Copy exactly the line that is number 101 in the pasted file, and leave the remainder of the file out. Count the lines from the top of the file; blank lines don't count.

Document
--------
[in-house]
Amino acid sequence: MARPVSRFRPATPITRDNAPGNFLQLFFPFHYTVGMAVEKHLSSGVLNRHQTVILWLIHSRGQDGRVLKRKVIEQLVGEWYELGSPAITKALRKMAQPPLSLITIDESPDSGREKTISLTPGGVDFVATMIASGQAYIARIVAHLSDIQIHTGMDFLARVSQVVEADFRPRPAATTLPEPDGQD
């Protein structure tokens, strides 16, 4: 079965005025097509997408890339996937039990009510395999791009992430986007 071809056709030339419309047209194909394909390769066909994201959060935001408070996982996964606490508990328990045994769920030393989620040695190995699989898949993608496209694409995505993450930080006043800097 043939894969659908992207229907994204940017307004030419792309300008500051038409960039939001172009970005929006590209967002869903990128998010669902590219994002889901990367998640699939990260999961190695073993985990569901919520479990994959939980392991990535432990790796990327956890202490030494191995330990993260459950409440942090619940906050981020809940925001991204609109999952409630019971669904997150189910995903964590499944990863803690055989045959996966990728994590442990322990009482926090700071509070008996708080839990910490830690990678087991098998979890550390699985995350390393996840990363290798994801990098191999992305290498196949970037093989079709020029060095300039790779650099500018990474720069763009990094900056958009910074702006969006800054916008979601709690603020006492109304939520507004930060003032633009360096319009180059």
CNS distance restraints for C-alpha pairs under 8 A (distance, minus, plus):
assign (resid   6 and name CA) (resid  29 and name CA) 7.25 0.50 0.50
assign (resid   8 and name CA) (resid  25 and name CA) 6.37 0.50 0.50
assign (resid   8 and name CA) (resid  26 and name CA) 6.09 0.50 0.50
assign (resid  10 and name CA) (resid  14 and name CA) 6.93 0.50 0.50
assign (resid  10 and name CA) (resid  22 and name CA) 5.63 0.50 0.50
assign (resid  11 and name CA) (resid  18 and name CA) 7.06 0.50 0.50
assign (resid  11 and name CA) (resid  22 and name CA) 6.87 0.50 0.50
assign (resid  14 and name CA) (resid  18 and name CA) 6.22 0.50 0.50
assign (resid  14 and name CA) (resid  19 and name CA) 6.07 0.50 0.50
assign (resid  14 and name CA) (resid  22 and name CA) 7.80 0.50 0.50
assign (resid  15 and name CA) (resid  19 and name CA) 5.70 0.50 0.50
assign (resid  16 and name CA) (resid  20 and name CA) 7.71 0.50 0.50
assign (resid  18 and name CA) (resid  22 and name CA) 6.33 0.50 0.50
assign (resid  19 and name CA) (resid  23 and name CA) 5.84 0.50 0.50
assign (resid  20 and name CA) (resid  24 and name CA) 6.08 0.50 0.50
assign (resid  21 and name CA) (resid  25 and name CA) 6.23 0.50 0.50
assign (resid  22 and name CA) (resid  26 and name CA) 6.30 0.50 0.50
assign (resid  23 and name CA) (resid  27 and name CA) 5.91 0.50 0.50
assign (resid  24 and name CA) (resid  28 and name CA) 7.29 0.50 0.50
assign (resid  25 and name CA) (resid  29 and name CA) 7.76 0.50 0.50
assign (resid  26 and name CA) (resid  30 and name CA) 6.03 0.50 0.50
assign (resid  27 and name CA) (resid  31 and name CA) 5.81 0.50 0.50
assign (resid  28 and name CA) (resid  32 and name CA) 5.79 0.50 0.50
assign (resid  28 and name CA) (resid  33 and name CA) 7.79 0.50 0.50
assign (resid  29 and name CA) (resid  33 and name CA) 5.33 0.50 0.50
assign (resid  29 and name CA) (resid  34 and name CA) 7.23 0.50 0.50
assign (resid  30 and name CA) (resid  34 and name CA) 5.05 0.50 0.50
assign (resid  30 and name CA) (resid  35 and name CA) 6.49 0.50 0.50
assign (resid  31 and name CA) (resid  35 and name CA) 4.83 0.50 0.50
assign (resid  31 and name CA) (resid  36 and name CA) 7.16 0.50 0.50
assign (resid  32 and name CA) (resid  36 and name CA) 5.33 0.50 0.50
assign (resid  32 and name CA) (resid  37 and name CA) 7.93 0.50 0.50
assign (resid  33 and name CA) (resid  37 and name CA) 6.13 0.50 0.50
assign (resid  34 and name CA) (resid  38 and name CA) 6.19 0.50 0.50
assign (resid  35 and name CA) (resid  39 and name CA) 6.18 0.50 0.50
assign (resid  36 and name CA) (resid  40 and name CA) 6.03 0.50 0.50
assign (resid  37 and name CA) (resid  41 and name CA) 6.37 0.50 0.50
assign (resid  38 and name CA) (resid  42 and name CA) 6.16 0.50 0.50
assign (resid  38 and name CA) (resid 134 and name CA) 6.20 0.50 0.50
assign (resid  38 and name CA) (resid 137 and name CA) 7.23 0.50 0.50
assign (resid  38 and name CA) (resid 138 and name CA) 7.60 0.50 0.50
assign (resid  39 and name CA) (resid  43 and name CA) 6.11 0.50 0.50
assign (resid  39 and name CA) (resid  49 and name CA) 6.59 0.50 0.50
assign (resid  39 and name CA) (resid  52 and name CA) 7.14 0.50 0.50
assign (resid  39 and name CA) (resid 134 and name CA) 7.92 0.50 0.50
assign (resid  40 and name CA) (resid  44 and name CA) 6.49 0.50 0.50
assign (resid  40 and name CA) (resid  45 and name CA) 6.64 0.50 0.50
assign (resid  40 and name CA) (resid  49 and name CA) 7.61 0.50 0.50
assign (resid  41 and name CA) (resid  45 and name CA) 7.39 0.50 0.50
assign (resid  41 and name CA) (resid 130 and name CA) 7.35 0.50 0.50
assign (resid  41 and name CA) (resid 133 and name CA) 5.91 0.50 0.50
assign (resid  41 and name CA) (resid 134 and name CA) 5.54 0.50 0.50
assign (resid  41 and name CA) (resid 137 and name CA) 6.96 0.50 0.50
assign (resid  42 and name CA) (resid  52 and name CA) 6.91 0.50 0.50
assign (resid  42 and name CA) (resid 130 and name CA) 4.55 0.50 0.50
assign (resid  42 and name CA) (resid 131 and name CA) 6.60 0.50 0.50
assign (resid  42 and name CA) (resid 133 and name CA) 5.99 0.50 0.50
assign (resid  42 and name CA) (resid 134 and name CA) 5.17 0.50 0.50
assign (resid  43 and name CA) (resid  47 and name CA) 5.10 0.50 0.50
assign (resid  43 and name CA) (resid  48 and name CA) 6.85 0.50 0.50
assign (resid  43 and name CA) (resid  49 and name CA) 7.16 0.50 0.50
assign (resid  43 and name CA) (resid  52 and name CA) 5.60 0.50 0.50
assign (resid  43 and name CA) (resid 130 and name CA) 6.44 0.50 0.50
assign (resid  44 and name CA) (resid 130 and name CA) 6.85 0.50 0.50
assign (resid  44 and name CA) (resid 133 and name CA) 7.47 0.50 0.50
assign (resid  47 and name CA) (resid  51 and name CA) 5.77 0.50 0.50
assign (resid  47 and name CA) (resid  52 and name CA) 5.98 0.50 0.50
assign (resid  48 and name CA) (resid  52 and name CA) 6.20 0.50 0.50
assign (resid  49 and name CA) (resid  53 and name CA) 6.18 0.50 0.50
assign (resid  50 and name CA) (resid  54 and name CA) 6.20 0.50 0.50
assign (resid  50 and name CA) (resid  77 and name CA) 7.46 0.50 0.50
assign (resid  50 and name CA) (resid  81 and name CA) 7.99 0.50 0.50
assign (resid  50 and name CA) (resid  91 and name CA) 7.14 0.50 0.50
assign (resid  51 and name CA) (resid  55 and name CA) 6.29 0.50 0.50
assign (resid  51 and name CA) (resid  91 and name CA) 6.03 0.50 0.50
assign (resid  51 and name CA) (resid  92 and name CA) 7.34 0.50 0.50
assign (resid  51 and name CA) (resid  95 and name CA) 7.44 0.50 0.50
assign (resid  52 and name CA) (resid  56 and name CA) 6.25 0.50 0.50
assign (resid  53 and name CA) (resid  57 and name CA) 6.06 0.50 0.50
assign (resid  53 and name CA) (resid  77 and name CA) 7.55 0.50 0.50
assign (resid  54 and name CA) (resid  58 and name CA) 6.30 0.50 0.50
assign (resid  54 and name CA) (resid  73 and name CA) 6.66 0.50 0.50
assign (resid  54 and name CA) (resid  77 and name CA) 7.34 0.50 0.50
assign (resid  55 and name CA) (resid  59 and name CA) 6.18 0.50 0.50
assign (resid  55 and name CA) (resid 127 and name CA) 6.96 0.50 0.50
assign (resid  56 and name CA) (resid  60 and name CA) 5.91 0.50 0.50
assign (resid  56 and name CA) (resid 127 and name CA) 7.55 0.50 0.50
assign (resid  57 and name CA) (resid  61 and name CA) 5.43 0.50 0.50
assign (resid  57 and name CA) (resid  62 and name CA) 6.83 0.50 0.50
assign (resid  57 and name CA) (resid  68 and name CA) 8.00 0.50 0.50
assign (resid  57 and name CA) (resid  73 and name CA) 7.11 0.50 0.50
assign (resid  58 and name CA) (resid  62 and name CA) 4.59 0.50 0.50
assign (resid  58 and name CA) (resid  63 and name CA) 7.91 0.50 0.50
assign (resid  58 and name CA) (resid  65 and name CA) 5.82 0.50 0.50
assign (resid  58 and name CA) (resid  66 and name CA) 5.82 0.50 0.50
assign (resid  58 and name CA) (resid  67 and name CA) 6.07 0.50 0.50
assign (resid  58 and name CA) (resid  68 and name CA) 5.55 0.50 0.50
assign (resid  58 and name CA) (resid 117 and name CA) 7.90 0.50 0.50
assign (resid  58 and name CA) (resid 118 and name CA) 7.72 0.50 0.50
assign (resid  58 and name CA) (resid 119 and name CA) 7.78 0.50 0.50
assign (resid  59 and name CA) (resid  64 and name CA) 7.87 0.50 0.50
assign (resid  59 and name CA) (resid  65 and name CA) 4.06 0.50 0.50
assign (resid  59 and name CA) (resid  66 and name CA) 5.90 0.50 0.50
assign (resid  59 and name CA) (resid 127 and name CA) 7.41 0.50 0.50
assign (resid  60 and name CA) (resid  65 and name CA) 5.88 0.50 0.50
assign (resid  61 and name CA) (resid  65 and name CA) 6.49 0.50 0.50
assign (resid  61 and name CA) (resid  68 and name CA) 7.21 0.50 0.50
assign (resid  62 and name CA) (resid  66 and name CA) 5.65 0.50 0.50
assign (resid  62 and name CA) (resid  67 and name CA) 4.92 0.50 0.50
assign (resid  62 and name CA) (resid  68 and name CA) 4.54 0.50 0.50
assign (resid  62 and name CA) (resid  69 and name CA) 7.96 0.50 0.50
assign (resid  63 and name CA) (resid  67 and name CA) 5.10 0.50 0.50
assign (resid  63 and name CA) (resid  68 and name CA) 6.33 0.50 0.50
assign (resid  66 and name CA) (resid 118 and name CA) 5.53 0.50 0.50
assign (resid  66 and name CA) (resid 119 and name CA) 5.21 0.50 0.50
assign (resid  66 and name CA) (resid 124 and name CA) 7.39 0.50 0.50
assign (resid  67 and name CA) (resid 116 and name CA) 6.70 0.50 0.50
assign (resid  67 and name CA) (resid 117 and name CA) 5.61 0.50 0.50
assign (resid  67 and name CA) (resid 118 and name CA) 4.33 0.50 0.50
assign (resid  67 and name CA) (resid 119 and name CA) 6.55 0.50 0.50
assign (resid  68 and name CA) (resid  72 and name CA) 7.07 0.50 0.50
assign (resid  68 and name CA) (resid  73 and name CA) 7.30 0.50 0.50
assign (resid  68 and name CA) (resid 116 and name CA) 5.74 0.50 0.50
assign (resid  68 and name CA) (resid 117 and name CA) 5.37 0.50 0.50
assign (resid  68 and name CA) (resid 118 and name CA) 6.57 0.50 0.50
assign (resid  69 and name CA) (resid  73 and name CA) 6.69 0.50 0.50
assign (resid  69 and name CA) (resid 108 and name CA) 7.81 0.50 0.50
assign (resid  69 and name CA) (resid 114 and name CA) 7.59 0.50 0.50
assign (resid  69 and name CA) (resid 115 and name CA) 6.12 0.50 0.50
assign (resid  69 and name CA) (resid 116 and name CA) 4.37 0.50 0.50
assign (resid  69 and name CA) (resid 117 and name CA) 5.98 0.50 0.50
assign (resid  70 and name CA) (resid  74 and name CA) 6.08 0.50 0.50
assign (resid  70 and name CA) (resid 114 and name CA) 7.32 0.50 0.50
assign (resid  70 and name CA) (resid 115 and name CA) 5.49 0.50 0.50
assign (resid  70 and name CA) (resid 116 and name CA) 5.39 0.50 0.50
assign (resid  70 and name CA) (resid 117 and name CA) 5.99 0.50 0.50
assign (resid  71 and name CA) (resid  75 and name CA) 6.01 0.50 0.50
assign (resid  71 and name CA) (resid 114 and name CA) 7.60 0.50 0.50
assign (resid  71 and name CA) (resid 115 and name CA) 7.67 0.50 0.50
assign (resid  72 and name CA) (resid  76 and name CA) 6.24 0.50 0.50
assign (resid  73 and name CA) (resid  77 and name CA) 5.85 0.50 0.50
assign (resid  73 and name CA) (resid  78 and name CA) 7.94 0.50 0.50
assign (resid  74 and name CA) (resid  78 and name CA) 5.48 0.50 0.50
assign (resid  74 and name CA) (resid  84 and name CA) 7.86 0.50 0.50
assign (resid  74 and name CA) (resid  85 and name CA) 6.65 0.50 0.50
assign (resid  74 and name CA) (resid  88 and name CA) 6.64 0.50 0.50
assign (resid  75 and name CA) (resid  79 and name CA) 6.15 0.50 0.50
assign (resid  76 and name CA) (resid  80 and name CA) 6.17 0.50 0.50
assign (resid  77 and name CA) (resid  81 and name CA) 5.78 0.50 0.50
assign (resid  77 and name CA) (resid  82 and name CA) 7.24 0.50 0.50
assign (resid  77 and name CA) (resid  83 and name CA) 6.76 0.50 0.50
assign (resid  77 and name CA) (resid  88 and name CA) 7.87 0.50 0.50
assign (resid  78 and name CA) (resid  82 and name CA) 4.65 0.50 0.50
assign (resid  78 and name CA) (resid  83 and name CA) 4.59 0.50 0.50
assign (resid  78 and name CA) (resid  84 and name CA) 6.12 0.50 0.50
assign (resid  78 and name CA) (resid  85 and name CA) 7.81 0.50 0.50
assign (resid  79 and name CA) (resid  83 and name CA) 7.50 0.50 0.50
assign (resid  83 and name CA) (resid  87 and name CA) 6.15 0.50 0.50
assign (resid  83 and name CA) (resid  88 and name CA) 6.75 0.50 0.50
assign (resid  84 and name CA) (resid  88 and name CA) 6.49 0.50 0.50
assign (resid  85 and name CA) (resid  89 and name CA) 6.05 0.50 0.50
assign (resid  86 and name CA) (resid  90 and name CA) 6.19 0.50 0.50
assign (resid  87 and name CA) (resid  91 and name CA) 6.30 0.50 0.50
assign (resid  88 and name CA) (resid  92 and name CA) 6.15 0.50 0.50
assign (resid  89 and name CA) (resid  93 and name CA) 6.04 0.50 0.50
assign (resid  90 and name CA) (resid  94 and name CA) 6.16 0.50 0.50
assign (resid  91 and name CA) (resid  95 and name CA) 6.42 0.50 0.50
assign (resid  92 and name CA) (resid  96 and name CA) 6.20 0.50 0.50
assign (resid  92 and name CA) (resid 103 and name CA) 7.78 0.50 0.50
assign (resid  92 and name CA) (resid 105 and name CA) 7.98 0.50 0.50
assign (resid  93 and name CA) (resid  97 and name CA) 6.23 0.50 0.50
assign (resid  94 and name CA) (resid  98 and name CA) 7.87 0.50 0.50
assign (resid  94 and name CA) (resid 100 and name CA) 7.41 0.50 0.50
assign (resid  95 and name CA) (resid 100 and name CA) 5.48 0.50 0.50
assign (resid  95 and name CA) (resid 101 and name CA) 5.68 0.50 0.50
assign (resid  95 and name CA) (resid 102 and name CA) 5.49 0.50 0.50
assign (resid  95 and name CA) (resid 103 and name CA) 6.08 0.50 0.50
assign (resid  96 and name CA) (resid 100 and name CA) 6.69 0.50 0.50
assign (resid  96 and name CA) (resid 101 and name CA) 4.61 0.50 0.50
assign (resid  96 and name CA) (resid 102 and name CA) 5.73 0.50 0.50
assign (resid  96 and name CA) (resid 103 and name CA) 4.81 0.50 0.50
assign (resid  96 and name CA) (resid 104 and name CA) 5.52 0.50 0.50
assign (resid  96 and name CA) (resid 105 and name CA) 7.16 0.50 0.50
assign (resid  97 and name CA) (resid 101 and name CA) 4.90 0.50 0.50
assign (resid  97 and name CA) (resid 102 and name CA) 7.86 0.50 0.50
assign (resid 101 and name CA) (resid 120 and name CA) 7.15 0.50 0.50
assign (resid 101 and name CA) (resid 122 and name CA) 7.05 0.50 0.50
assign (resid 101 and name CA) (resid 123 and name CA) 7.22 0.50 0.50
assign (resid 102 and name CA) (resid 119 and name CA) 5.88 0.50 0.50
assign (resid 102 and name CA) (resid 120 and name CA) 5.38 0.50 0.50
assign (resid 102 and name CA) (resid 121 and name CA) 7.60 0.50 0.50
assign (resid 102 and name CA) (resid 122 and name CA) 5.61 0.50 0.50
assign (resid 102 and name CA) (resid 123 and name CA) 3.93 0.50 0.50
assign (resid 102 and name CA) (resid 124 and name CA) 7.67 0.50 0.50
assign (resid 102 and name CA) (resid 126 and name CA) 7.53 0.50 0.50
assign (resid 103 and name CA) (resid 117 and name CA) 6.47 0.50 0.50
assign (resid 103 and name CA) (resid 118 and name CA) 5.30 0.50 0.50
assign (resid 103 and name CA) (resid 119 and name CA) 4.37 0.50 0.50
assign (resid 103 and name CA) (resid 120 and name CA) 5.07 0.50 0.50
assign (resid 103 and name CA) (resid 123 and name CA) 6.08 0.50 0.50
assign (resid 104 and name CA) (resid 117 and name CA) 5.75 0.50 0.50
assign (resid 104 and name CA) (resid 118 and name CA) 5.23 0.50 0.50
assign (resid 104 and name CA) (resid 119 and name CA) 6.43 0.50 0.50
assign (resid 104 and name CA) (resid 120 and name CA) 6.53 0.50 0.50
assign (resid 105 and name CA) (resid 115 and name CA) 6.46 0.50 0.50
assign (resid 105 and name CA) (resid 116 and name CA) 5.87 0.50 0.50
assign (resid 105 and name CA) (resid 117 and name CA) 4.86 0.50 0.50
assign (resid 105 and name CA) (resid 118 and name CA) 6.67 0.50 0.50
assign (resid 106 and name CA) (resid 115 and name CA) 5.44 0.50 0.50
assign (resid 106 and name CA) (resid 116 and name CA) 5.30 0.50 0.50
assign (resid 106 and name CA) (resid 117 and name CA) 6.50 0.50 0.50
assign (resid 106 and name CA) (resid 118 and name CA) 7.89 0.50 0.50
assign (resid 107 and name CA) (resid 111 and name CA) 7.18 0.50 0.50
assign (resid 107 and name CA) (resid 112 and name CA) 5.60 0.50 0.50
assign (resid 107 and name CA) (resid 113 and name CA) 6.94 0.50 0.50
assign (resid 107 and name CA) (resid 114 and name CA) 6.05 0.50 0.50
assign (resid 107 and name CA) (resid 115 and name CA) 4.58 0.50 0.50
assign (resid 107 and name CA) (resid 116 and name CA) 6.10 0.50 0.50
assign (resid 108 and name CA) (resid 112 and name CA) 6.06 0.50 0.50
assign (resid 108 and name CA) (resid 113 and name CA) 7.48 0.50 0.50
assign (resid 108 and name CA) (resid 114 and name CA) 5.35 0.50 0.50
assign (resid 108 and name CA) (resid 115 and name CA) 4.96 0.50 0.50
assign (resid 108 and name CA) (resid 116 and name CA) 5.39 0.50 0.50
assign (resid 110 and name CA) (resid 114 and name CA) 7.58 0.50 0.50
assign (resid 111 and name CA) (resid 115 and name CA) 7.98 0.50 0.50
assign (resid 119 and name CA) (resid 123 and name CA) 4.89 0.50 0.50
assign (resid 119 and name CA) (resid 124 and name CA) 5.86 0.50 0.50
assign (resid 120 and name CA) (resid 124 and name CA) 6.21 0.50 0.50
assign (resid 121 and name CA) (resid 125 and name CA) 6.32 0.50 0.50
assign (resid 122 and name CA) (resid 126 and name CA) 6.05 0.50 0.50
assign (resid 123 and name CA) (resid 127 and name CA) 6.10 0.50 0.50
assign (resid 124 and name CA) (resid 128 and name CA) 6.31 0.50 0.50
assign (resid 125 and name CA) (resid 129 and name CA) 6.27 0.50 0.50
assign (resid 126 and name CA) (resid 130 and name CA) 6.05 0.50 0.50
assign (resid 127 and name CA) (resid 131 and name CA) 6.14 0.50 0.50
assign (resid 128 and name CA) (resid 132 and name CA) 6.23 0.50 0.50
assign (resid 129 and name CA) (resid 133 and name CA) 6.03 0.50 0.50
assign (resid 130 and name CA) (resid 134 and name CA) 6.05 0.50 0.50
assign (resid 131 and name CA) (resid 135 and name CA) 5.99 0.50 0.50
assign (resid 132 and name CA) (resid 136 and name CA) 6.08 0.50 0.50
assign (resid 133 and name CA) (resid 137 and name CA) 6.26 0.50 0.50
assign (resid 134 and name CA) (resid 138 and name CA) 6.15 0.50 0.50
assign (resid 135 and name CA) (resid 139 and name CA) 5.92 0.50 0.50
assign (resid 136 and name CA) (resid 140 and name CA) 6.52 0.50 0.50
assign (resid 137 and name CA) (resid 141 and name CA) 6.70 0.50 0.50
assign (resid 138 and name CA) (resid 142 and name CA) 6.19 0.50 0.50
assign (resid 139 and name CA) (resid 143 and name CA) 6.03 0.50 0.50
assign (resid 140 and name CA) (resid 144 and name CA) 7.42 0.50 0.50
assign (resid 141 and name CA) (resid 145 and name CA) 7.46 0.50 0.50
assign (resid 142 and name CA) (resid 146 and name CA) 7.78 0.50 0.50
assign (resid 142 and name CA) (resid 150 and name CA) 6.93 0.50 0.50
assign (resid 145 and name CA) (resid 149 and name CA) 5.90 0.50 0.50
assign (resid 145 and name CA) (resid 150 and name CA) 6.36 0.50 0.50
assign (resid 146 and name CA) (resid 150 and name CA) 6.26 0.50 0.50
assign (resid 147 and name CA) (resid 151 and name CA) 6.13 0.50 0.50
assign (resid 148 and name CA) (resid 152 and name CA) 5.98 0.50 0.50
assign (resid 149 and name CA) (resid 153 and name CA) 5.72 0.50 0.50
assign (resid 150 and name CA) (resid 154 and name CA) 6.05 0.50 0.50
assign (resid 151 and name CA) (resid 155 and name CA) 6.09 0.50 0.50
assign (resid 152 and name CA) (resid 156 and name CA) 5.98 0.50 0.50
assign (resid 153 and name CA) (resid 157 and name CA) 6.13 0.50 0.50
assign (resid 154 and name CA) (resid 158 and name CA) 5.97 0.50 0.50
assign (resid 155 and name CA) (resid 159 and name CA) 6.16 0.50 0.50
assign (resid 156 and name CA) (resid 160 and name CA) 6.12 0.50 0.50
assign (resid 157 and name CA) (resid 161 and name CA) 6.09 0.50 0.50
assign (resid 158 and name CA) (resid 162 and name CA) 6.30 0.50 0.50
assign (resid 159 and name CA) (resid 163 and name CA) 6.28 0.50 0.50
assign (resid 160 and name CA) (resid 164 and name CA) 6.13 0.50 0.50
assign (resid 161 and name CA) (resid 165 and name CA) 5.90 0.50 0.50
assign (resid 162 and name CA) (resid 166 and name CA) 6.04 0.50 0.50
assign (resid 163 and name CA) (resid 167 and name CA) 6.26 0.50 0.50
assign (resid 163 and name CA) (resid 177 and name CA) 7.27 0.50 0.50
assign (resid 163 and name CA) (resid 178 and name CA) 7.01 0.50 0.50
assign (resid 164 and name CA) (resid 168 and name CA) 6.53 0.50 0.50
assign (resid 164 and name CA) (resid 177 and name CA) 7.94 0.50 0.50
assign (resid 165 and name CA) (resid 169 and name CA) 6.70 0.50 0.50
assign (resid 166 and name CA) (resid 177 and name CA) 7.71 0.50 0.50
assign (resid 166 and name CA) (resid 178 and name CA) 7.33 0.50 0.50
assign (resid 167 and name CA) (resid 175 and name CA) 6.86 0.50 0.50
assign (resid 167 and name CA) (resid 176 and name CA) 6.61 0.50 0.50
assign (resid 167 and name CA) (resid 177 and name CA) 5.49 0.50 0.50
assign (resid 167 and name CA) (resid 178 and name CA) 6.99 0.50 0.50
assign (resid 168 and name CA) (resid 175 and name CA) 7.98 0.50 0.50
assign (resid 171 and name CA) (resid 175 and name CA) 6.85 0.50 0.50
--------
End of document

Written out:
assign (resid  58 and name CA) (resid  68 and name CA) 5.55 0.50 0.50